Influence Archetypes

There are four different influence types/personality. These types are a combination of two axes:

  • Logical versus Emotional;
  • Fast-paced versus Slow-paced;

These combinations result in four distinct types (the names are not the original ones, to facilitate understanding):

  • The Dominant (logical and fast-paced);
  • The Passionate (emotional and fast-paced);
  • The Nurturer (emotional and slow-paced);
  • The Analyst (logical and slow-paced);

Each type has different language and behavior patterns:

  • The Dominant only says the essential to get things over with. They get to the point and make huge demands;
  • The Passionate will focus on stories, inspiration, celebration, being a reference. They want to make their vision come true;
  • The Nurturer will focus on the relationship, on helping others, their community, on being helped as well. They want to help others but also feel supported;
  • The Analyst focuses on facts, methods and systems with a great level of detail. They want proven systems and to work with people that are prepared;

The Persuasion Psychology Behind the Technique

Speaking in each type’s language makes you connect more with them and makes them hear you more easily. Therefore, it allows you to persuade them more easily.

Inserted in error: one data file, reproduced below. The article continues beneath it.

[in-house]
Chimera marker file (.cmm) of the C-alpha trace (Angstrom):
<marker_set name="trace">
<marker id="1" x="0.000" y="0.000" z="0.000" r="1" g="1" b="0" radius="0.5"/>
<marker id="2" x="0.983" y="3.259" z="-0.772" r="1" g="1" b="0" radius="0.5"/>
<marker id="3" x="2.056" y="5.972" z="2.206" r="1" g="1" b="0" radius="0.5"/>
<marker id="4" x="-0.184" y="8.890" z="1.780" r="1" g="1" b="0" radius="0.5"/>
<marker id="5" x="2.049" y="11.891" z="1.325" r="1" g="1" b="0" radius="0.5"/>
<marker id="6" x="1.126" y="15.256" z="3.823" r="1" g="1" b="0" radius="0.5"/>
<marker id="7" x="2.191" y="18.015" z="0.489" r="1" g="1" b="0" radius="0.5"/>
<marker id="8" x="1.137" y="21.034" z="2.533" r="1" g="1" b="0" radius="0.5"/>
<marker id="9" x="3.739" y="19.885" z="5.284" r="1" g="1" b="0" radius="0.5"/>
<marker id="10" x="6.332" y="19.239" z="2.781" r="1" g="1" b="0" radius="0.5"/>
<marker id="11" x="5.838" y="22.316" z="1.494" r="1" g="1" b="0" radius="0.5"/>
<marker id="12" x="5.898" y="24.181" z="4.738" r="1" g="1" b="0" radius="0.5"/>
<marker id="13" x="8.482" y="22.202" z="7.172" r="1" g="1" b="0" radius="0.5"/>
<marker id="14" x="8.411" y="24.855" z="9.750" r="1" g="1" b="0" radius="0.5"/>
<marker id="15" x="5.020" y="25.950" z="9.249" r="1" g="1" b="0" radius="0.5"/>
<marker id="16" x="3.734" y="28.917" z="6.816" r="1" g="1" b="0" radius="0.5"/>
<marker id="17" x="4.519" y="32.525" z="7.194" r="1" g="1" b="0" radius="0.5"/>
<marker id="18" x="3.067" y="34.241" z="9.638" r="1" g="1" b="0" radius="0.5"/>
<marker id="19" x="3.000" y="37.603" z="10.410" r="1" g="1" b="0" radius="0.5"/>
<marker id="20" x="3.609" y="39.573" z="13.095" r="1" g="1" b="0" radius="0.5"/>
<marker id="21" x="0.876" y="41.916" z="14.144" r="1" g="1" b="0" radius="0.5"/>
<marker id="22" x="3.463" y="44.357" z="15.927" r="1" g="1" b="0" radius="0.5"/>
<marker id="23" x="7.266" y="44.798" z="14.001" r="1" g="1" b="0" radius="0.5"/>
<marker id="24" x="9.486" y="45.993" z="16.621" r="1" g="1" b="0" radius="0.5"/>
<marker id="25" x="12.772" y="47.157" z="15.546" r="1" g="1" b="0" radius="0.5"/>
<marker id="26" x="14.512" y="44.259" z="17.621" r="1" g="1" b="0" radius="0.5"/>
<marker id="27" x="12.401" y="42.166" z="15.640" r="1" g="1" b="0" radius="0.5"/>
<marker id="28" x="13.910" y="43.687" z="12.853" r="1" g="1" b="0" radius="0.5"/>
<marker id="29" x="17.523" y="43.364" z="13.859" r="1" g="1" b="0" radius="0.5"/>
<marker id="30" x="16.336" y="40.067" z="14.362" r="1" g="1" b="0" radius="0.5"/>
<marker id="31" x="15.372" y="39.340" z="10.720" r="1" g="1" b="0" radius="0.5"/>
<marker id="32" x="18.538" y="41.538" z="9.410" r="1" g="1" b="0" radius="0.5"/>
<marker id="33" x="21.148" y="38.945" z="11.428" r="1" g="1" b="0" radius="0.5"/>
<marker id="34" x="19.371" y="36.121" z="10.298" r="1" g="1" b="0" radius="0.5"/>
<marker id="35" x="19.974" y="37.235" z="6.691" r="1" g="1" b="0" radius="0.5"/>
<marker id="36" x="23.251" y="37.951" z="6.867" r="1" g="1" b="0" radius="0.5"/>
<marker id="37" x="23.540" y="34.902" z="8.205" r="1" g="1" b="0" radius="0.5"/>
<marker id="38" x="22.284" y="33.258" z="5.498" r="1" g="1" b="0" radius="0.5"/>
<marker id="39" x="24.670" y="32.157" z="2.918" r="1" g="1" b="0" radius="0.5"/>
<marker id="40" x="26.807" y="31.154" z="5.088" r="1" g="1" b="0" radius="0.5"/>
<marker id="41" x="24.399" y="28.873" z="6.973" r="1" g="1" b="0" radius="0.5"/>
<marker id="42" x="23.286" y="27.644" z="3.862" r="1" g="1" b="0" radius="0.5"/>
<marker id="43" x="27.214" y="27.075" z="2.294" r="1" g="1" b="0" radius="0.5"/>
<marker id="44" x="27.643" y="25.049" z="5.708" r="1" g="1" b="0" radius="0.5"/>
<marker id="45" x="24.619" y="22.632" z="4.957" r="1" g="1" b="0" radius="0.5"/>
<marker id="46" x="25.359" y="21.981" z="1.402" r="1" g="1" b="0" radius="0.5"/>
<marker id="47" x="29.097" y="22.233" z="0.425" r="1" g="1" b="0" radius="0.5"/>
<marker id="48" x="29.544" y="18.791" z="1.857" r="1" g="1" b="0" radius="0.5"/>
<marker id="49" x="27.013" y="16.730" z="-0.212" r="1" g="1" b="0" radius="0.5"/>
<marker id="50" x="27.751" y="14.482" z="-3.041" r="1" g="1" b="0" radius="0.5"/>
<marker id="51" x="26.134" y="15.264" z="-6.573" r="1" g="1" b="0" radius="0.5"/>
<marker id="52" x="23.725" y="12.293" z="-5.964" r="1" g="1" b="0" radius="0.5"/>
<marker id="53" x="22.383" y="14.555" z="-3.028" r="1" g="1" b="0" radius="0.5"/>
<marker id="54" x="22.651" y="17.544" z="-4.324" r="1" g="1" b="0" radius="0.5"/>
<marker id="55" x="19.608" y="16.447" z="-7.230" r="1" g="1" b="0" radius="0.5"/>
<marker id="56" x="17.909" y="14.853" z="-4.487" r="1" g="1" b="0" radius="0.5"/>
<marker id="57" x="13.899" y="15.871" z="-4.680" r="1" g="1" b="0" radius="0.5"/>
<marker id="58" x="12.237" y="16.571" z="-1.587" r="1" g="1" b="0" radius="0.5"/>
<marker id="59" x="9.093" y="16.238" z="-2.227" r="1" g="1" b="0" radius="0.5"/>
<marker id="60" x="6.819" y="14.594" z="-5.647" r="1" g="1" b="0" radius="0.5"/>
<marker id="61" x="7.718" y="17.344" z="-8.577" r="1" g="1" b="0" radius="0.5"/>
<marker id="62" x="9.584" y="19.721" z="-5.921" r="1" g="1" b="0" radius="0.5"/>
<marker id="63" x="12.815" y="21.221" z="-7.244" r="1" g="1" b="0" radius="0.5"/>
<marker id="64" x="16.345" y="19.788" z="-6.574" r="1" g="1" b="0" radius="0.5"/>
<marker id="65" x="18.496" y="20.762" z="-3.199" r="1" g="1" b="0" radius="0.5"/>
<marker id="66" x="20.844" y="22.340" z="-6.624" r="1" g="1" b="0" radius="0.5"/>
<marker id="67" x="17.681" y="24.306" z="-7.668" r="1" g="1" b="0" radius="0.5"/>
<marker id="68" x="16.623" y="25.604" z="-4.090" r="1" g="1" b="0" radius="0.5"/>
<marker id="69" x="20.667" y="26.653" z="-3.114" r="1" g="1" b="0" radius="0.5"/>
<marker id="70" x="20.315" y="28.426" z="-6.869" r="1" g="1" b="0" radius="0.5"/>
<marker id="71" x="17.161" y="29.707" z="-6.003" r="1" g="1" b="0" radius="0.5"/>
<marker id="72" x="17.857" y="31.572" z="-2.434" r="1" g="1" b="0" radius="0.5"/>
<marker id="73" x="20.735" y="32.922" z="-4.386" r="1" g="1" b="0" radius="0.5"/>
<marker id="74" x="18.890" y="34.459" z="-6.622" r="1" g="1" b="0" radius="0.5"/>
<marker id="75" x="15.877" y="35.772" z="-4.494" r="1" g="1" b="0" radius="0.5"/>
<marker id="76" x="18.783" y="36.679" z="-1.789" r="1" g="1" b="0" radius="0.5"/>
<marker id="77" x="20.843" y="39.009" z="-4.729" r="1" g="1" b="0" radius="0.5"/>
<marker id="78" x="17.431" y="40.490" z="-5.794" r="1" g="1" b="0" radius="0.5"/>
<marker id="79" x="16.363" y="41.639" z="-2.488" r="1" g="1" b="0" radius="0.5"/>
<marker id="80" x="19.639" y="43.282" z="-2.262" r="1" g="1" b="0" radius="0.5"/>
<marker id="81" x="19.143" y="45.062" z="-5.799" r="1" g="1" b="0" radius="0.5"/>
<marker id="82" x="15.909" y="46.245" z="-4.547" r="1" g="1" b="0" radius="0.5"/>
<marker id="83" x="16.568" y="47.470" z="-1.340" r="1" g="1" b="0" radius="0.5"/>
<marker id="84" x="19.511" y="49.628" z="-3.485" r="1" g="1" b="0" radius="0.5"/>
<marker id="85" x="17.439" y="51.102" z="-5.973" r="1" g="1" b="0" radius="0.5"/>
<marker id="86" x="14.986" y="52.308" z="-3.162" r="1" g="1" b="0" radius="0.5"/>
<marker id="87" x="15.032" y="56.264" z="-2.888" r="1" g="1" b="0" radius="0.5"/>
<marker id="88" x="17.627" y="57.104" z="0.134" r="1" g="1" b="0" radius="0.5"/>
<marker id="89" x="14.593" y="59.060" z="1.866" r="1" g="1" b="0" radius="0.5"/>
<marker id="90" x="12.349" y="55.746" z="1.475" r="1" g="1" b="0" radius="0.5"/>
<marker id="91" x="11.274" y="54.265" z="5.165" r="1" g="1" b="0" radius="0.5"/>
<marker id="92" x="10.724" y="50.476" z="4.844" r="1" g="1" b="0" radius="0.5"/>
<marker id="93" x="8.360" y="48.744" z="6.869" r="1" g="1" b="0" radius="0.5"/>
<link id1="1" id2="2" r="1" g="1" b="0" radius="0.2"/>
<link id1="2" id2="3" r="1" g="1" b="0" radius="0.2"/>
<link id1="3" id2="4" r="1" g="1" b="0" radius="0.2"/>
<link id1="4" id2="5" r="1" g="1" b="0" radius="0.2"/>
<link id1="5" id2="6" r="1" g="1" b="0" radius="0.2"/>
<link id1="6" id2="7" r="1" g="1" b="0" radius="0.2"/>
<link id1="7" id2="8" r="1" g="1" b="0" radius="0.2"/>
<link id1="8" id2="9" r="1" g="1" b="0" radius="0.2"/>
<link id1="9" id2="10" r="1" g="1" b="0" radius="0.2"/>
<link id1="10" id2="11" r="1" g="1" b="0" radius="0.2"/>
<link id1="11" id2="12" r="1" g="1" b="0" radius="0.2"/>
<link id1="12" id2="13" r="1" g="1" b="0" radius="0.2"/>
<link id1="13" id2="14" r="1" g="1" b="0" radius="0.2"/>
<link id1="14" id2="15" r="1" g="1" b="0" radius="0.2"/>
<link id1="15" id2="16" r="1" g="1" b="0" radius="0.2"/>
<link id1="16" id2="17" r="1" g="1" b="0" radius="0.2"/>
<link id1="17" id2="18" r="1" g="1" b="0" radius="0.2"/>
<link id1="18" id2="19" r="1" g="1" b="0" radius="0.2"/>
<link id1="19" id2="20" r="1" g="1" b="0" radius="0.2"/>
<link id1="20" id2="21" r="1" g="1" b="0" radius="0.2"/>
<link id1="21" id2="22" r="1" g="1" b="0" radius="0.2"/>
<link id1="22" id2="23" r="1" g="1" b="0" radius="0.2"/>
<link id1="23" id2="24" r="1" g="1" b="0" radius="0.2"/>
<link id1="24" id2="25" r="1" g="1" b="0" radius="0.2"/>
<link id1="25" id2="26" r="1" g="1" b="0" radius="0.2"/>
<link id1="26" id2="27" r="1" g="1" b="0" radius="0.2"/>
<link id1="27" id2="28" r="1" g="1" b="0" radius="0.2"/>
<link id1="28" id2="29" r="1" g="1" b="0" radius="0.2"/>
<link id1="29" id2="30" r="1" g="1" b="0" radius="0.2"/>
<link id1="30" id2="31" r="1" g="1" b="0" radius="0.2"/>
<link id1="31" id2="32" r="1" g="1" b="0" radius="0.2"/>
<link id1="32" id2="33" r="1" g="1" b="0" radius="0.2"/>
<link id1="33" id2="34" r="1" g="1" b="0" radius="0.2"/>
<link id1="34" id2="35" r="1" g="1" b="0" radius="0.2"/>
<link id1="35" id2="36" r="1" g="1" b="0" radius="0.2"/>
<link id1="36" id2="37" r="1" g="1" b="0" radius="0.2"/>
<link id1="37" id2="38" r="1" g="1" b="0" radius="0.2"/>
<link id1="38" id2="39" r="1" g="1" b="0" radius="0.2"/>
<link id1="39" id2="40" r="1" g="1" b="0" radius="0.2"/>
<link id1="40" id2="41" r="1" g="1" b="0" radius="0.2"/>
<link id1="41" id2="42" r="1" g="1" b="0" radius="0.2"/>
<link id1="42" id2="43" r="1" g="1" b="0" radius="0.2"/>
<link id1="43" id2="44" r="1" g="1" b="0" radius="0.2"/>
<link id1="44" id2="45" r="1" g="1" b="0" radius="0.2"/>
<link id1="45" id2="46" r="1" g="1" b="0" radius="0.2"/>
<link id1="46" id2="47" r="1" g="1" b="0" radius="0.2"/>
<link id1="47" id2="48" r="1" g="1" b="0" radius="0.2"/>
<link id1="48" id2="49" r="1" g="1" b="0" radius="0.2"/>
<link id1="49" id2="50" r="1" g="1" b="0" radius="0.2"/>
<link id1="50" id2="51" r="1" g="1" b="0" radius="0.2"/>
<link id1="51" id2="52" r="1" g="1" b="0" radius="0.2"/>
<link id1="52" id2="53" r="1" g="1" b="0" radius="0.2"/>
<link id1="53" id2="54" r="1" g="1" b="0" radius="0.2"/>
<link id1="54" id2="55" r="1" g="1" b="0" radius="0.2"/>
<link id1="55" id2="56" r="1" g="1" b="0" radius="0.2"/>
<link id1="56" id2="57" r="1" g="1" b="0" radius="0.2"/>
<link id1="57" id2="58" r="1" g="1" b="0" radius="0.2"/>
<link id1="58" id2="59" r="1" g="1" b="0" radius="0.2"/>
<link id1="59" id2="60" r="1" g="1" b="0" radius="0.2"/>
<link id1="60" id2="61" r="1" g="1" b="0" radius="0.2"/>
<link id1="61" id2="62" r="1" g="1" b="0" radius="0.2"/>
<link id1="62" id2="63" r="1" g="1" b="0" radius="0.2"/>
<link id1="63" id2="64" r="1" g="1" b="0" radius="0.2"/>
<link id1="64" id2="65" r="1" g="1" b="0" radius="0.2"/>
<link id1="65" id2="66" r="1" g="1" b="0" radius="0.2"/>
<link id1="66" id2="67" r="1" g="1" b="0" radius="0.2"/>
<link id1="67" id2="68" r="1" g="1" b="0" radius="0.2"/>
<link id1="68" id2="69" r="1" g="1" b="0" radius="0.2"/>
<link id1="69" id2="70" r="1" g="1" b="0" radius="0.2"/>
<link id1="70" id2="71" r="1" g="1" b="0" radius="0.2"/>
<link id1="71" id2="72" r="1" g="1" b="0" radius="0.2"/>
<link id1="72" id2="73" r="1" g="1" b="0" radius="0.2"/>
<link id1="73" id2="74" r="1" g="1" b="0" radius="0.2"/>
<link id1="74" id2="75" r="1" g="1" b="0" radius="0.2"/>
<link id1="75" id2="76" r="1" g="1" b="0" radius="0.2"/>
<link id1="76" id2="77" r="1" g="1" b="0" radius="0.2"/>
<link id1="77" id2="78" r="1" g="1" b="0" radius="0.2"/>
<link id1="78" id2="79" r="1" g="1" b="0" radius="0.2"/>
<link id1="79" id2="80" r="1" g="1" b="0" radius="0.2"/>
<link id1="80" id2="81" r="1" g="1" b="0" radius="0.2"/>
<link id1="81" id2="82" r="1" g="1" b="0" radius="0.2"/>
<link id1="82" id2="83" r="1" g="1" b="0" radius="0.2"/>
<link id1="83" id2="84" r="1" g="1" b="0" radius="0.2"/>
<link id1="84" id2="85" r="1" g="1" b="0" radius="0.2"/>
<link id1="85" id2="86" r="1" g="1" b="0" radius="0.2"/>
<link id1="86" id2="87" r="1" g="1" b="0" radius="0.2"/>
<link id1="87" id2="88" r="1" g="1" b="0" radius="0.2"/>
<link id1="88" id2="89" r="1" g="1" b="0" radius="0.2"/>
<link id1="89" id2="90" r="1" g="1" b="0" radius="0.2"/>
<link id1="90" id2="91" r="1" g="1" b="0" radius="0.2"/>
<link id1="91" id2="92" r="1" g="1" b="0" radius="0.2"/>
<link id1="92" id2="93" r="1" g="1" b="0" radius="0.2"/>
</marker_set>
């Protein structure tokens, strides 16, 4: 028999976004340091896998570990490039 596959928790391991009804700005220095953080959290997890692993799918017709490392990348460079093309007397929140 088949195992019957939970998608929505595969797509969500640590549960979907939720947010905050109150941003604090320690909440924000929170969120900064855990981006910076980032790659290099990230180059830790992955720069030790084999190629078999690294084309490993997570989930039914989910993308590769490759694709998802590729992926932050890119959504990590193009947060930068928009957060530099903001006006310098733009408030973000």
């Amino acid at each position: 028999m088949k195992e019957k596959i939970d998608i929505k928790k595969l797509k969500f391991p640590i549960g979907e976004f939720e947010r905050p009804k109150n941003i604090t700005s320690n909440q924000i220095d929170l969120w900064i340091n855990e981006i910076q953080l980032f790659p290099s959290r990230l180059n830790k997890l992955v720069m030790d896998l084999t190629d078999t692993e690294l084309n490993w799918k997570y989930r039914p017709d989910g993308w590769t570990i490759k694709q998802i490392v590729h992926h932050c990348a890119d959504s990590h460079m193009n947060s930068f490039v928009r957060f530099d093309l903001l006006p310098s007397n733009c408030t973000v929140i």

There are, then, different persuasion tactics for each type:

  • For a Dominant, you need to verbalize respect for them, as well as showing them how they win, and what they win that’s exclusive;
  • For a Passionate, you need to understand and respect their vision. Success cases work great. Mention stories, illustrate vividly with analogies. Show them how them make their vision come true;
  • For a Nurturershow how they will feel supported. How you take care of them. Also, focus on the benefits in terms of them being able to help others as well;
  • For an Analyst, focus on the proven systems and methods. Prepare above anything else;

There are requirements and deal breakers for each type, which are opposite for opposite types:

  • For a Dominant, spending time and enjoying the relationship is a deal breaker. They want to get things done. For a Nurturer, it’s an actual requirement;
  • For a Passionate, getting bogged down on logical details is a deal breaker. For an Analyst, it’s actually a requirement;

This has to do with the matrix. While some types have things in common (for example, the Analyst and Dominant are different in their pace, but they are both logical), there are two pairs of opposites:

  • The Dominant (logical and fast) versus the Nurturer (emotional and slow);
  • The Passionate (emotional and fast) versus the Analyst (logical and slow);
  • What convinces a type is something to avoid for their opposite;

It’s also important to be aware of how to persuade based on your type:

  • If you’re a Dominant, you will tend to get to the point (and possibly railroad others);
    • You will need to slow down for Analysts, to be able to understand emotion for Passionates, and to do both of these for Nurturers (hardest);
  • If you’re a Passionate, you will tend to be fast and focused on emotion;
    • You will need to slow down for Nurturers, to understand the logical facts for Dominants, and to do both for Dominants (hardest);
  • If you’re a Nurturer, you will tend to be slow and focused on the relationship;